The role of neuroscience in solving addiction problems

What sort of science do we need for furthering knowledge on the nature of addiction? What role does new research on the brain play for treating and preventing addiction problems? These are some of the questions investigated in a University of Helsinki-led international research project with partners from Canada and Germany.

This week researchers from the University of Helsinki were busy developing focus group protocols at the Centre for Addiction and Mental Health (CAMH) in Toronto. The aim is to investigate how clients and staff at the CAMH view the role of brain-based knowledge in preventing and treating addiction problems.

The study is unique not only in that it involves populations from CAMH, one of the largest mental health and addiction treatment centres in the world, but also in that is focuses on the hopes and beliefs in brain-based addiction knowledge among treatment clients and staff in view of the the ethicalness of its implementation in policies and interventions. This is a question that has rarely been inquired into from a societal principle and ethical perspective.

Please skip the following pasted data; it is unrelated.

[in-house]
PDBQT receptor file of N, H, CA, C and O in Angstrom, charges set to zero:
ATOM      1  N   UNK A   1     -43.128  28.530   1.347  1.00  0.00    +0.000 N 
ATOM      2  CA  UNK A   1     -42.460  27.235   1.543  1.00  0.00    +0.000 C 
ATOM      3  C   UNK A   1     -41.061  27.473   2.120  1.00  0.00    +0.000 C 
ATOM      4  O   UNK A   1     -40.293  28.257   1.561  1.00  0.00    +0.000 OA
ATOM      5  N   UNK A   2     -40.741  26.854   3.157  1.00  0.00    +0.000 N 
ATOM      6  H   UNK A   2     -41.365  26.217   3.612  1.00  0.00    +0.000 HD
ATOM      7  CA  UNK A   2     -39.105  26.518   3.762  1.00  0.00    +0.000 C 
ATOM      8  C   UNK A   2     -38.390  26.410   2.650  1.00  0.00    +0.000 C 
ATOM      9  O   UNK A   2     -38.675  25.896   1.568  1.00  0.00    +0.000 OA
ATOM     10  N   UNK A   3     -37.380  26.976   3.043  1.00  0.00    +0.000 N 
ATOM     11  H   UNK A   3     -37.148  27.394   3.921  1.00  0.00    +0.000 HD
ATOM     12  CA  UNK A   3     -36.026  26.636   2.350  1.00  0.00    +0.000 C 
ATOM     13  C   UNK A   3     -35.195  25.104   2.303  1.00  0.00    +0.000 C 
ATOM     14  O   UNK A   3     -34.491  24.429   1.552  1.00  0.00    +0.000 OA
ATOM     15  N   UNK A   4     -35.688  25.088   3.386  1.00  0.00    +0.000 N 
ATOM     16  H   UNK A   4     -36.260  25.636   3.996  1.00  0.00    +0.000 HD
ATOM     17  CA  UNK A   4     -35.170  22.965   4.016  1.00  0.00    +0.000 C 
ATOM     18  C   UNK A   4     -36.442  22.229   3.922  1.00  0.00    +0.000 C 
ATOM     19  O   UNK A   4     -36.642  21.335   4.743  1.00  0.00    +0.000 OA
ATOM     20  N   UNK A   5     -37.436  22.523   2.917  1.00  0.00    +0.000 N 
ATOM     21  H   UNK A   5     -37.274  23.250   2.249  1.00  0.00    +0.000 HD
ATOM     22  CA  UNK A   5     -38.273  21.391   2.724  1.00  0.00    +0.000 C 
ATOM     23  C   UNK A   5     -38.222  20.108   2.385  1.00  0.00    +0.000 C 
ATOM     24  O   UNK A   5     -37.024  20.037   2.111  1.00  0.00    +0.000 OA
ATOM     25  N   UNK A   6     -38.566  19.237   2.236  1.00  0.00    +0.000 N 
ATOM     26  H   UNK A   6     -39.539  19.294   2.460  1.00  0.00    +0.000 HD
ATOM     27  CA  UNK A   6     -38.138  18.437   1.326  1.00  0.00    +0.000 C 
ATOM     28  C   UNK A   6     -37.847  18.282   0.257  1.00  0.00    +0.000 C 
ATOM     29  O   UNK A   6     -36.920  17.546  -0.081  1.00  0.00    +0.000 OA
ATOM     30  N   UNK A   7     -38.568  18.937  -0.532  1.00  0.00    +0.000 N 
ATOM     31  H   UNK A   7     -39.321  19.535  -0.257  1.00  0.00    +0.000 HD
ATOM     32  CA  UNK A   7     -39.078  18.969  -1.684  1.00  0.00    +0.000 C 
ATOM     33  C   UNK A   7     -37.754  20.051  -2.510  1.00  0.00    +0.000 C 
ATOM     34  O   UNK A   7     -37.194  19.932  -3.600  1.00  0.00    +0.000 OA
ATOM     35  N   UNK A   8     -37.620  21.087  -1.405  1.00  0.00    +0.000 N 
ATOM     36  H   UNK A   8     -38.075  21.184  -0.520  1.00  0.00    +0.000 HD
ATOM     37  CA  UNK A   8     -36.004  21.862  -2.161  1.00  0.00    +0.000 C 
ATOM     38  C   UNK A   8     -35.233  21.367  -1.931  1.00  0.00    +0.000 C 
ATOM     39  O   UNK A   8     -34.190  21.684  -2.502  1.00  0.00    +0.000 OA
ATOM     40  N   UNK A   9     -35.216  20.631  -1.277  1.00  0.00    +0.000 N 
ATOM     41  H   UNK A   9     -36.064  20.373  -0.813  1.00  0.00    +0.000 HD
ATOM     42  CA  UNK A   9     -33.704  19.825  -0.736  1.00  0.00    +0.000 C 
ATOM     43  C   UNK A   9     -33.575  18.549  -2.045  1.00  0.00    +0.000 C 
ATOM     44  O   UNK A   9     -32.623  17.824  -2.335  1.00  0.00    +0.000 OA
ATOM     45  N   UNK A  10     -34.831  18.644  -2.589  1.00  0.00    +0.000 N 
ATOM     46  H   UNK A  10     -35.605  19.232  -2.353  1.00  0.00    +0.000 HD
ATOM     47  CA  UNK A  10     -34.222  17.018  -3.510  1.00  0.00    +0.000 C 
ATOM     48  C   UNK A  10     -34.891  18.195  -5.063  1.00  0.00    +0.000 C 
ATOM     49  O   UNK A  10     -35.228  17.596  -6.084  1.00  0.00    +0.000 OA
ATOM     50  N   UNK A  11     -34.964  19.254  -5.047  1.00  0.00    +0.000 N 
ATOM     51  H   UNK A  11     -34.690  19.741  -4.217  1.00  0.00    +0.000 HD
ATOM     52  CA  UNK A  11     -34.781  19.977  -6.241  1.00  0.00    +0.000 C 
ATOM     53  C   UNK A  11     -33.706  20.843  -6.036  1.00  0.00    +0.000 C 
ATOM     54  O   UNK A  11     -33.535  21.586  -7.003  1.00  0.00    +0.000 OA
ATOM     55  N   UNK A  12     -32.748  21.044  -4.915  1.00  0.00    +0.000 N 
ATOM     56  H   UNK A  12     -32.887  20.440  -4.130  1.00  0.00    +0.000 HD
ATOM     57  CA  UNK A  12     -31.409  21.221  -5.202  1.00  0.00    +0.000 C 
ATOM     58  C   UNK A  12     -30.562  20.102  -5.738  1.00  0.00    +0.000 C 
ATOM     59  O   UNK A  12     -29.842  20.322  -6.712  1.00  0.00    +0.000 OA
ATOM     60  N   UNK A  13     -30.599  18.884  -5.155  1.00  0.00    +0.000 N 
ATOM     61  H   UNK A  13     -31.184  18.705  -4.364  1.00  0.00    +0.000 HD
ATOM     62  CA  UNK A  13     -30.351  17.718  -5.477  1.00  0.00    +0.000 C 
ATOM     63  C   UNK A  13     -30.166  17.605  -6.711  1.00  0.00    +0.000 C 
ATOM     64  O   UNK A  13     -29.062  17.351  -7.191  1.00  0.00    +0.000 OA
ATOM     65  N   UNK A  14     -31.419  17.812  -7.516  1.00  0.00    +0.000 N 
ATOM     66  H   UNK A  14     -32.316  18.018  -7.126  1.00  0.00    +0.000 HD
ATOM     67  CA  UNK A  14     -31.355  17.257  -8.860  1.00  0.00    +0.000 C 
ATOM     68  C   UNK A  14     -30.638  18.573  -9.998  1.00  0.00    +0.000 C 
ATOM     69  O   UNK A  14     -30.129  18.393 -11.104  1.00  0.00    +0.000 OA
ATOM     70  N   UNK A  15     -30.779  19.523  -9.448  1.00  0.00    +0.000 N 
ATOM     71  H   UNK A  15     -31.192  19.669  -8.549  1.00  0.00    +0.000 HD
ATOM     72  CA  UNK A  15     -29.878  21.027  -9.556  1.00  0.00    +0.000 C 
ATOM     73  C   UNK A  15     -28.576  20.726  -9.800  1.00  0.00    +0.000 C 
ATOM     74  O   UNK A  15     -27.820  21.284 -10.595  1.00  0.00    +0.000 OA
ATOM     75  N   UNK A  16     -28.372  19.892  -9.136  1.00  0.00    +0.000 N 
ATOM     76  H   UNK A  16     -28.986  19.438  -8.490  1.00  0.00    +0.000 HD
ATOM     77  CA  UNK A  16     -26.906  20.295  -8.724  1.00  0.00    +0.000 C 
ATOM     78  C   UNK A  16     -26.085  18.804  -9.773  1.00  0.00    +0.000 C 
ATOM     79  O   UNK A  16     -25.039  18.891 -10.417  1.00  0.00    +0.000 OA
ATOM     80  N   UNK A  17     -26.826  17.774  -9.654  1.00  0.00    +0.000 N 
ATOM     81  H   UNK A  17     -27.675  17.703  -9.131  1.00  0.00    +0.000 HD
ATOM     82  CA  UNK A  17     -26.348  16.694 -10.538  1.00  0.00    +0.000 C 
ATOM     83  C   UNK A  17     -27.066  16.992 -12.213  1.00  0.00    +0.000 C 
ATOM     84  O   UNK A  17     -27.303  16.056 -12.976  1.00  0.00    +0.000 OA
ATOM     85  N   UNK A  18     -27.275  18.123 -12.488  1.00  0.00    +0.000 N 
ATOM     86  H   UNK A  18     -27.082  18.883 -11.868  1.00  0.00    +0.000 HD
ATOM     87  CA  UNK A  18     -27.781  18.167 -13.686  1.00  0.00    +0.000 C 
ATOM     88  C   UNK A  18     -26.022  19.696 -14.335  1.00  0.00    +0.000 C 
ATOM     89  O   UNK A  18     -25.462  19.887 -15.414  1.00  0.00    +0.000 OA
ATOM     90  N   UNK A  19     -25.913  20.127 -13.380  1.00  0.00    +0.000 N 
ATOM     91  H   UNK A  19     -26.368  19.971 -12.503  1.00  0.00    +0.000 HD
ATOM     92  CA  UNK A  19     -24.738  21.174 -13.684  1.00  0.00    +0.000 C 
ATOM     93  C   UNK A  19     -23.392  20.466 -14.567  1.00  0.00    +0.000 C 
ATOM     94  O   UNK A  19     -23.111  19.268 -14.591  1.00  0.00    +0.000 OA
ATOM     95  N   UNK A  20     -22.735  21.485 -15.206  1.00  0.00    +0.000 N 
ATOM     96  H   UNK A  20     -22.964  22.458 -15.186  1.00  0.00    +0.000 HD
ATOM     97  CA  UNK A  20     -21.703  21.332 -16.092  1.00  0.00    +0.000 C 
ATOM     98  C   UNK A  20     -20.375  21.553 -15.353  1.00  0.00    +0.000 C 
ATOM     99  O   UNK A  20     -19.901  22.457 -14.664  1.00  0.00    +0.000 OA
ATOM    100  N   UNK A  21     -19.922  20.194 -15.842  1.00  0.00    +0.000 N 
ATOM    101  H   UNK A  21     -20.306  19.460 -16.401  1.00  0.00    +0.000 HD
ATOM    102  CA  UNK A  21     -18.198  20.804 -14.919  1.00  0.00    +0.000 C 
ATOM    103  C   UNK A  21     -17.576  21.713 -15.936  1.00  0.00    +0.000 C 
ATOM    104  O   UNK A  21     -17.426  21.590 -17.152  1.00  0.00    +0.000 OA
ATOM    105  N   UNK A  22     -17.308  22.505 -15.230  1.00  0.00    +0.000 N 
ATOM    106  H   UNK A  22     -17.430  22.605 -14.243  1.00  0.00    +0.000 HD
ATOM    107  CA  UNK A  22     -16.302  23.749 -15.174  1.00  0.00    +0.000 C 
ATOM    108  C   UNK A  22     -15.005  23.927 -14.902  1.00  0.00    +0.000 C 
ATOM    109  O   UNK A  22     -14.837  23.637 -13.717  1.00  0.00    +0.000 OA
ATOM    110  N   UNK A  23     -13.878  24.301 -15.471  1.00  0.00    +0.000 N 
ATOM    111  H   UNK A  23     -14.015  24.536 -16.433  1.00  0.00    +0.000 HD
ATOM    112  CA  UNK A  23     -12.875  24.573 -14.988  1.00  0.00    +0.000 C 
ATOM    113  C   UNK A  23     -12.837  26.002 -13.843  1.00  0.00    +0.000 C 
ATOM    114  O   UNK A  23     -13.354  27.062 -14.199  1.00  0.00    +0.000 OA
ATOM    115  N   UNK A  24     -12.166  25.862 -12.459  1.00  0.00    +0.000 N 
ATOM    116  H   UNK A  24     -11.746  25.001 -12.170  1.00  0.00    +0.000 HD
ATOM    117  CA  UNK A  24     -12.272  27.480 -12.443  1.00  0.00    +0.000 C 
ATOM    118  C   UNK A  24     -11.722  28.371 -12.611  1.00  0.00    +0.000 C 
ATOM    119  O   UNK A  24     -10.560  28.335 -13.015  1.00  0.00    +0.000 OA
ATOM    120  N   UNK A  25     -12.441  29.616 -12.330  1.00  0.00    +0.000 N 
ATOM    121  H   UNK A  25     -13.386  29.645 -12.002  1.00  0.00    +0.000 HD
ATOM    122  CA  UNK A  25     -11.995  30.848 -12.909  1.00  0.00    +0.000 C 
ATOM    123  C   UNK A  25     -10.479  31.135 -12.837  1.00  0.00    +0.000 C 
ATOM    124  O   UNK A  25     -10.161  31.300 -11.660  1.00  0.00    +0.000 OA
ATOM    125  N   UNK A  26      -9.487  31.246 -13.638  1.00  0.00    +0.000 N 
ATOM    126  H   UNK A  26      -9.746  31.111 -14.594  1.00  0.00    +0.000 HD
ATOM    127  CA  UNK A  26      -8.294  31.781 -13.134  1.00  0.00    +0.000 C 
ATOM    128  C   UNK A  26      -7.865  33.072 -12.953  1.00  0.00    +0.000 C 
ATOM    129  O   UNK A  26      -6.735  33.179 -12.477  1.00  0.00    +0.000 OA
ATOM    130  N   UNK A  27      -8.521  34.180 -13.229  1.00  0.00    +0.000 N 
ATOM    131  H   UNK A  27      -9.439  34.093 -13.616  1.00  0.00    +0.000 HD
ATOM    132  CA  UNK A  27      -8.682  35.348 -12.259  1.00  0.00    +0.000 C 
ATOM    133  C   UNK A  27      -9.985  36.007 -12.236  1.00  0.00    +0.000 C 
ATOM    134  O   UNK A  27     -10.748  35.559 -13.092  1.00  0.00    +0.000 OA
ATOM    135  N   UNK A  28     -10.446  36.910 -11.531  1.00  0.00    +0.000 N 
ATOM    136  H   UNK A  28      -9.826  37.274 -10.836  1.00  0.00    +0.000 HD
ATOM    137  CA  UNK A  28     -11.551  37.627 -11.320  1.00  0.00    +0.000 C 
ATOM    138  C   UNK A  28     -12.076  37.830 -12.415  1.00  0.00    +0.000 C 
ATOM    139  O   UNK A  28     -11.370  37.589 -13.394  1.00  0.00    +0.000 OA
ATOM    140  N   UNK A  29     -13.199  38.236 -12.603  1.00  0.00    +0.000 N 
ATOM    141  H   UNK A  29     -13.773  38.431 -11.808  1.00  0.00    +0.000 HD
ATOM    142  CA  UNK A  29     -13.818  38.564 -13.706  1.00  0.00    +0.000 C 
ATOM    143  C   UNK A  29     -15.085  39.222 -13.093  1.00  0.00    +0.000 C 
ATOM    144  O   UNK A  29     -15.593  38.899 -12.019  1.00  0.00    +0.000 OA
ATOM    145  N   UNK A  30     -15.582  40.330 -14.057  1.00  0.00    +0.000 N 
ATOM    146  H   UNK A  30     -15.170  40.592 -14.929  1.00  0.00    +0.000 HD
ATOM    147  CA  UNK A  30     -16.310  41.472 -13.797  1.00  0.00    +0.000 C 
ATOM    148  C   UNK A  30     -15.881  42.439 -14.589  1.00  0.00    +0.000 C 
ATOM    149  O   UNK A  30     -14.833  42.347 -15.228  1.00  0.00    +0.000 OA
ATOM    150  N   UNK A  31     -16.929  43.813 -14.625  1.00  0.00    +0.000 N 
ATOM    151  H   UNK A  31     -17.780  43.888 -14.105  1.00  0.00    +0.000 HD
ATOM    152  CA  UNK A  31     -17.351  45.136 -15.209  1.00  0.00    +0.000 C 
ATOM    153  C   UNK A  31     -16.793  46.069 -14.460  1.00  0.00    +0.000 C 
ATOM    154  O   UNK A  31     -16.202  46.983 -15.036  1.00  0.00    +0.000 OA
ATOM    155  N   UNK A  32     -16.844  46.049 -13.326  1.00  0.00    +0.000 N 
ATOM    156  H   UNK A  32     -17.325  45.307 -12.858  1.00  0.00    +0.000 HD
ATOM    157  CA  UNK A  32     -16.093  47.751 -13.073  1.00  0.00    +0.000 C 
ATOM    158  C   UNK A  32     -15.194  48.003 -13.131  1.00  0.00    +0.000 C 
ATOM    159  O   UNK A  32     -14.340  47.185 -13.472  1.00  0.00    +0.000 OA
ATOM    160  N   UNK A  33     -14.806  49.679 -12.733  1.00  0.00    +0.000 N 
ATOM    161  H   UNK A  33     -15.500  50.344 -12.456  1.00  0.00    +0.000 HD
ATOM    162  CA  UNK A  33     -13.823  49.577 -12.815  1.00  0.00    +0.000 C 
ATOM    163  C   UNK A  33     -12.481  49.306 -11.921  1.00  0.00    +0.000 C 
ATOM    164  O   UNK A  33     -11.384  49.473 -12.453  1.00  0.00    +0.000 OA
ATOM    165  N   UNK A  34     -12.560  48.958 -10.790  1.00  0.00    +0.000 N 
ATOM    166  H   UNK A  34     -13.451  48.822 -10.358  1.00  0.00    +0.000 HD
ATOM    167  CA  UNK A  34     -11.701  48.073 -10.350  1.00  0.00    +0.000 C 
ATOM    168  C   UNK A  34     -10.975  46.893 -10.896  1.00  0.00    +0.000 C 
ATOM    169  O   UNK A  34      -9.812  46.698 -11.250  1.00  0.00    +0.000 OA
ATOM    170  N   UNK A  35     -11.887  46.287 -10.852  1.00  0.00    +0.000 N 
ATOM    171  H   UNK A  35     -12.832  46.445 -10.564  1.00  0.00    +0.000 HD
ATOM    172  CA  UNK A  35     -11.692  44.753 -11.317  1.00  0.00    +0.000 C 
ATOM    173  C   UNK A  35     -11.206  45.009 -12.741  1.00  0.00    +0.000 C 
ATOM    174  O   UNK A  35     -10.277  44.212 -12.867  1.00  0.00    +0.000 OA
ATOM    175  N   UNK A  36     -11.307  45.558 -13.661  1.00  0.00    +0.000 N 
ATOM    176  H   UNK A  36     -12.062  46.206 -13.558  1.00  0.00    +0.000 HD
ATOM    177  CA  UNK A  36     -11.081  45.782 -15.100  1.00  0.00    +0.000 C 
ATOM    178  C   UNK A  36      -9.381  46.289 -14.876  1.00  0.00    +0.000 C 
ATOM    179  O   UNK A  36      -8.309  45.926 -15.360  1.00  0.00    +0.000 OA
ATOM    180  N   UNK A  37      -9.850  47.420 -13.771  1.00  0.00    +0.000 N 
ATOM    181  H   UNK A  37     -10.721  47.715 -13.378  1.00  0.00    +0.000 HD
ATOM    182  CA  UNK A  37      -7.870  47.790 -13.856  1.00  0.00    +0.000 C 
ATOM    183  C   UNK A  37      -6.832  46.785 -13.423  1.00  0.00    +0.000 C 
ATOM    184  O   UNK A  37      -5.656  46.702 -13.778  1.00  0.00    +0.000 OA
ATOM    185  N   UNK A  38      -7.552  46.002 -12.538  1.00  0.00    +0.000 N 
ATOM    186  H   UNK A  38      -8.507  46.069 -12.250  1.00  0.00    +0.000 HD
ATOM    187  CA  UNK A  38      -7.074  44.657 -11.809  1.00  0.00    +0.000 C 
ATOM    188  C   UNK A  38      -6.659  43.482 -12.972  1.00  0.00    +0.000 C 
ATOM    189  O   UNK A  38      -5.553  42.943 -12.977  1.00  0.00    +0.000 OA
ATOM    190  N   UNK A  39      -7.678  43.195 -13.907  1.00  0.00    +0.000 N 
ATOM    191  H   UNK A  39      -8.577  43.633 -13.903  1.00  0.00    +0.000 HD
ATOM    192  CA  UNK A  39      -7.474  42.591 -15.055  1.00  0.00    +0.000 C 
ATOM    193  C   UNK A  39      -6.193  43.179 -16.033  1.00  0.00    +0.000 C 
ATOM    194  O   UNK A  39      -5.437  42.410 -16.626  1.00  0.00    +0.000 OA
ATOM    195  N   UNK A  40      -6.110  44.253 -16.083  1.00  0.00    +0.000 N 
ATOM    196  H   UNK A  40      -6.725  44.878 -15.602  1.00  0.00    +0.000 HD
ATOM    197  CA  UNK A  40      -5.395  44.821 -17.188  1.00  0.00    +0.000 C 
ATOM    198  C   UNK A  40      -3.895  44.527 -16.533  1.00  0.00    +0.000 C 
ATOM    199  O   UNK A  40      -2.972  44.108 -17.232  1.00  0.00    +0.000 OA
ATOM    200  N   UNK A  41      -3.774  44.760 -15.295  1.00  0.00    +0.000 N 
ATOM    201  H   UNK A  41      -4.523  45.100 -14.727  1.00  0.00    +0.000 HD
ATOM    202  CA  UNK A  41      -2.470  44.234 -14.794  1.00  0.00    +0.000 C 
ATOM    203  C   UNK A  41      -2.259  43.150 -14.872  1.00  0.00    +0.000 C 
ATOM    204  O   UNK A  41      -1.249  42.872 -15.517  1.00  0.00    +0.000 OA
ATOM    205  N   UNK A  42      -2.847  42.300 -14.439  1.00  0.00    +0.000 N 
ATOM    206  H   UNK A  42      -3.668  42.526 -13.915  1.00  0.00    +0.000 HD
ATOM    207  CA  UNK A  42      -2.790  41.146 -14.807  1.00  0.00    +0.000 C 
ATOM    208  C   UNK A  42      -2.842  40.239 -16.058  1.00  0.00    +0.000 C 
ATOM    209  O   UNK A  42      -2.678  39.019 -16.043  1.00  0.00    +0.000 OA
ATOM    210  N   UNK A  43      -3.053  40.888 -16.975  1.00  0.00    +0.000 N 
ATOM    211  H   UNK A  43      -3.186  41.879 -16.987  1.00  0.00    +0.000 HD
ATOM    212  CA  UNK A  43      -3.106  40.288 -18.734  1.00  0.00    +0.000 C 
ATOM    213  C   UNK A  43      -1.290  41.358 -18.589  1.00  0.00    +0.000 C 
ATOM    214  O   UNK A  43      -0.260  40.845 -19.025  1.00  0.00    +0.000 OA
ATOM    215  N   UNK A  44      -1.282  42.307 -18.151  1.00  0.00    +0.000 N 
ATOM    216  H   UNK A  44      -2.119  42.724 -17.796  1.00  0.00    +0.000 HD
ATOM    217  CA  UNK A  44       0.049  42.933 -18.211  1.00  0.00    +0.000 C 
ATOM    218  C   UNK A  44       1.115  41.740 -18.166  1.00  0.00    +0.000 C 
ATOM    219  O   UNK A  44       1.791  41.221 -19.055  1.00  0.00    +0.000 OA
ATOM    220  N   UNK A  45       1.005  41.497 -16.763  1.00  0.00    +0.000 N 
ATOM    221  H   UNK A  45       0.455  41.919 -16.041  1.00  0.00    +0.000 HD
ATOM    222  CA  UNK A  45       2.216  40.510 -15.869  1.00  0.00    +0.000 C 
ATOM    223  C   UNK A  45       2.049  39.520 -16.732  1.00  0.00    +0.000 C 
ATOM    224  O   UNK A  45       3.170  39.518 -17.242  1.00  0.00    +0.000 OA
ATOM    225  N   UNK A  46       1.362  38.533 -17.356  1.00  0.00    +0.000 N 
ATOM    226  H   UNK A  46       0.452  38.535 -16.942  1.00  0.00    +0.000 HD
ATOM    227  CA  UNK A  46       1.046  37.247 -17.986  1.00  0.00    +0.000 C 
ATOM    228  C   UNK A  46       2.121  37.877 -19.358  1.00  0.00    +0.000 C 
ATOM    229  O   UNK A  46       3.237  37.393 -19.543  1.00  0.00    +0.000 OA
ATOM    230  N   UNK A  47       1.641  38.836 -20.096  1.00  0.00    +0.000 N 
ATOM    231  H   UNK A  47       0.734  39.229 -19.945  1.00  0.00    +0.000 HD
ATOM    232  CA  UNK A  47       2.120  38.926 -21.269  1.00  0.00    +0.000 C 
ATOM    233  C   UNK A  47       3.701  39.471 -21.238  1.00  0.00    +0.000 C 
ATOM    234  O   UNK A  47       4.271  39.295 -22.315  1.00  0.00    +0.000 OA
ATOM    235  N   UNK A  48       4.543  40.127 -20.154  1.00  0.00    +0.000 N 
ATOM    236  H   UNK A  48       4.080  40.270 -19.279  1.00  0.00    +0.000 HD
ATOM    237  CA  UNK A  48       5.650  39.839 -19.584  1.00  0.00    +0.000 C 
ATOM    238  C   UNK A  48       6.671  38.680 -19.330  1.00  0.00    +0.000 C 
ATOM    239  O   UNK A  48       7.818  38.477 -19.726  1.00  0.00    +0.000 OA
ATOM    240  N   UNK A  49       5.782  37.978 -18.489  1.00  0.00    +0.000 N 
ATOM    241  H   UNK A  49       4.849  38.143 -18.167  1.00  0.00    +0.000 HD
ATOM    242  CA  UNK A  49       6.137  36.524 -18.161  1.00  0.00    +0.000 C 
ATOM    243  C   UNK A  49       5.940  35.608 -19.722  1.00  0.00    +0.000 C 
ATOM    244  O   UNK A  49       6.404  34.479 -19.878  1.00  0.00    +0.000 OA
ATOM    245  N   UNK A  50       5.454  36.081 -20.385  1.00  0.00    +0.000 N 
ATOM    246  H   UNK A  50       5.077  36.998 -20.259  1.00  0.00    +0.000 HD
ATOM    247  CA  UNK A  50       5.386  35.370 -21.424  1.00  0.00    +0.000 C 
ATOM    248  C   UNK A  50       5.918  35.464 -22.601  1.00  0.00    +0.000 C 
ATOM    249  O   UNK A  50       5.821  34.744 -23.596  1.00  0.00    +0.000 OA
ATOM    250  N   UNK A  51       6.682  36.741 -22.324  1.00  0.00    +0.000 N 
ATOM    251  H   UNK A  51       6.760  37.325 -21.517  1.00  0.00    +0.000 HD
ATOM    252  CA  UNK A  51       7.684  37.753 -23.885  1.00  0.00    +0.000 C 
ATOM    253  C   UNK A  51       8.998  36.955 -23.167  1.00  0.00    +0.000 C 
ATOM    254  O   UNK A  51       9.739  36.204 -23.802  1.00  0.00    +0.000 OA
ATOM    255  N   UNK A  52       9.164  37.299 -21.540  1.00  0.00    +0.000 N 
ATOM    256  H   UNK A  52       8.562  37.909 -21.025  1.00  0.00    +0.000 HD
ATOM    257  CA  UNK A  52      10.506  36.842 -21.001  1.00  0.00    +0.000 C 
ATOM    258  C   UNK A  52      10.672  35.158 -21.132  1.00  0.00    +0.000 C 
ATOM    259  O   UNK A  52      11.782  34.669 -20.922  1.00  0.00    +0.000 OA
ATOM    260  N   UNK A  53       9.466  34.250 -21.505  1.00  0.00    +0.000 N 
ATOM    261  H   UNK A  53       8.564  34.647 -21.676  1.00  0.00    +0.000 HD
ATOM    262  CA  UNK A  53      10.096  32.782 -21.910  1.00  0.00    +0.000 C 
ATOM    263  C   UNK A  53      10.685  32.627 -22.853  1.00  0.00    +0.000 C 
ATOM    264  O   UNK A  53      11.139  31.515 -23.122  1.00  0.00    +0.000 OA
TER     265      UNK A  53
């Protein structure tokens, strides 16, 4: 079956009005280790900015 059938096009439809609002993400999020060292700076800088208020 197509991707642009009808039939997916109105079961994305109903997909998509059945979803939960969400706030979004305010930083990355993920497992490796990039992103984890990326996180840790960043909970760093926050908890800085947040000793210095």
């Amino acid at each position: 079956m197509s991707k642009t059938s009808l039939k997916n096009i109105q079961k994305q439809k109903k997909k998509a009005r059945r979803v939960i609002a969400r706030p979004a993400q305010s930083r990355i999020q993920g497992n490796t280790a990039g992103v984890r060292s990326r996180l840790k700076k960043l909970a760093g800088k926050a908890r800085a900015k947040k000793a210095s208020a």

The CAMH focus groups are part of a larger set of inquiries conducted in an international study called the A-BRAIN, which is led by the University of Helsinki and funded by the European ERA-NET ELSA scheme (2018-2021). The international project is also developing a Brain Disease Model of Addiction attitudes measurement scale and new protocols for assessing the epistemic project of the brain as part of youth prevention projects and stakeholders’ views on addiction. The project will also audit and analyse popular media representations regarding the role of the brain in addiction.

Picture: researchers from the Biobehavioral Alcohol Research Lab at CAMH are consulted for the research protocol design. The focus group interviews are being conducted at CAMH in early 2019